Software Security

Software Security

Our research in software security is targeted both at the detection of vulnerabilities in code bases and the creation of methods for the development of secure software. Our overall goal is advance the current state of software development, to provide methodology and tooling, and achieve insight in order to create more secure software.

Capability Models for Secure Software Creation

The efficiency of current software development largely depends on an ecosystem of reuse as existing software components get repurposed for new software. However, these components become part of the data- and control-flow of the resulting application. Furthermore, they become part of the same security context the user endows the program with. Developers automatically vouch for the components they deliver as part of their software.

We develop methods and tools to help developers to make informed decision about software component and help them in avoiding possible security vulnerabilities in software products.

Finding Vulnerabilities through Illicit Data-flows

Vulnerabilities in programs can involve complex data flows which attackers abuse to gain control and access beyond their privilege level. As current programs involve a stack of components (e.g., libraries, frameworks, platforms) these data flows cannot be found easily using manual code reviews.

We develop sound yet scalable static taint analyses which can find vulnerabilities that involve integrity and confidentiality issues at the same time. We are able to execute these analyses on large codebases (e.g., the JDK) within reasonable runtime which allow developers to regularly check their implementations for new vulnerabilities.

Strong Foundations for Static Analyses

Research in software analysis needs a strong foundation. With the OPAL Framework we provide such a foundation. It is a modular framework written in Scala which allows for various analyses of Java Bytecode. We built it with the design goals of easy customizability and reusability as well as performance and scalability.

Its core is a Bytecode toolkit which allows for the analysis of JVM-based programs at various levels of abstraction and the manipulation and generation of Bytecode. Built on top of this toolkit is a framework for abstract interpretation which is highly configurable through Scala's mix-in-composition approach.

We extend OPAL with our latest research results. For instance, we developed new versions of call-graph algorithms which are more sound than the previous state-of-the-art in the context of analyzing software libraries.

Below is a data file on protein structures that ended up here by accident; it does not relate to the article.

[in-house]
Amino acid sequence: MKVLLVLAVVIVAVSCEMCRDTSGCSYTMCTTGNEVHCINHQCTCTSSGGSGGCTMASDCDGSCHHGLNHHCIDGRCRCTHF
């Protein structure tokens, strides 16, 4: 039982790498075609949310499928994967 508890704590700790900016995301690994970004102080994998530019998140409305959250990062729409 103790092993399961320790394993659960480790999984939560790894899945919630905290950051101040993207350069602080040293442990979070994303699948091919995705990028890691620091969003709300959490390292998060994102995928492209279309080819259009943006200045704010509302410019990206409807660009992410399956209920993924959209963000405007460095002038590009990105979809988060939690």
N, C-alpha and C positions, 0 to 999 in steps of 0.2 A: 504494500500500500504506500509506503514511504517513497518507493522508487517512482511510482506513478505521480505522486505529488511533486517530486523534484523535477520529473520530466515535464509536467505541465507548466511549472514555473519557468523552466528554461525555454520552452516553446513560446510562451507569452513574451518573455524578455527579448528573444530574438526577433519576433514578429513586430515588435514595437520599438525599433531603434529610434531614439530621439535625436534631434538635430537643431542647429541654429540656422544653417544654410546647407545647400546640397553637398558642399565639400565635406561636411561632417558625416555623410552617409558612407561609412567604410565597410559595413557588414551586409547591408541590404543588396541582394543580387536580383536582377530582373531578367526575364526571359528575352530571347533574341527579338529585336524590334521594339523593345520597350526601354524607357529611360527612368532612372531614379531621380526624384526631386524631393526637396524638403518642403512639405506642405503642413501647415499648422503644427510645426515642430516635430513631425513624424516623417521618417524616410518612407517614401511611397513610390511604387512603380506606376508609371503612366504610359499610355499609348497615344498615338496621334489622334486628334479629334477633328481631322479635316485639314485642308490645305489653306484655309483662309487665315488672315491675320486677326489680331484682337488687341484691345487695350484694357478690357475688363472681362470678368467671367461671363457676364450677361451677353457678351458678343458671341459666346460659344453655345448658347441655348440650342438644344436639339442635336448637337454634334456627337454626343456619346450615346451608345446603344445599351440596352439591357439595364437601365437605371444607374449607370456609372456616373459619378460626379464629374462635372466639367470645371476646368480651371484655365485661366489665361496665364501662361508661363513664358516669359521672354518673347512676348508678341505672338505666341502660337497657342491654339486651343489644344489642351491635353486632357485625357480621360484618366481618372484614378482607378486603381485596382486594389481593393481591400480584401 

Ongoing Research

PEAKS is an acronym for “Platform for the Efficient Analysis and Secure Composition of Software Components”. A fundamental building block in making software engineering more efficient is the reuse of existing components and libraries. Applications are composed of a stack of libraries in conjunction with the respective business code. But as the code of the libraries becomes a part of the control flow of the application, it will run in the same process and thus in the same security context as the main application regardless of the actual need for such a privilege. We aim to build a tool to detect these unnecessary permissions in software libraries and to recommend procedures to limit these privileges or their impact.
FlowTwist’s primary goal is to develop a highly precise and scalable automated code analysis that is able to detect security vulnerabilities in the Java Runtime Library. The main challenge is that existing techniques are either precise or scale to huge applications, but usually not both. Therefore, new techniques are being developed as part of the project that are not only applicable in the projects specific context, but in general.
OPAL is a new project to develop an integrated set of tools for analyzing software programs. OAPL aims to support analyses ranging from simple bug detectors to analyses depending on complex control- and data-flow information. As part of OPAL, a runtime environment is implemented that enables the efficient specification and execution of such analyses and which will also be the foundation for a wide range of software engineering tools. OPAL is targeted towards analyzing programs that are executed on top of the Java Virtual Machine. OPAL particularly supports the analysis of programs written in Java like languages.
Variability Modeling of Cryptographic Components
There is a wide variety of cryptographic components and algorithms (e.g., ciphers, digests, signatures, etc.). Each of these components comes with its own variability. For example, a cipher can be symmetric or asymmetric. If it is symmetric, it can operate on blocks or streams. Additionally, there are different modes of operations (e.g., ECB vs CBC) as well as different padding schemes. In order to deal with this huge variability space, we model cryptographic components using concepts from feature modeling. However, since such components have many attributes and solutions using cryptography may use multiple components at once, we need additional modeling notations than those offered by basic feature modeling.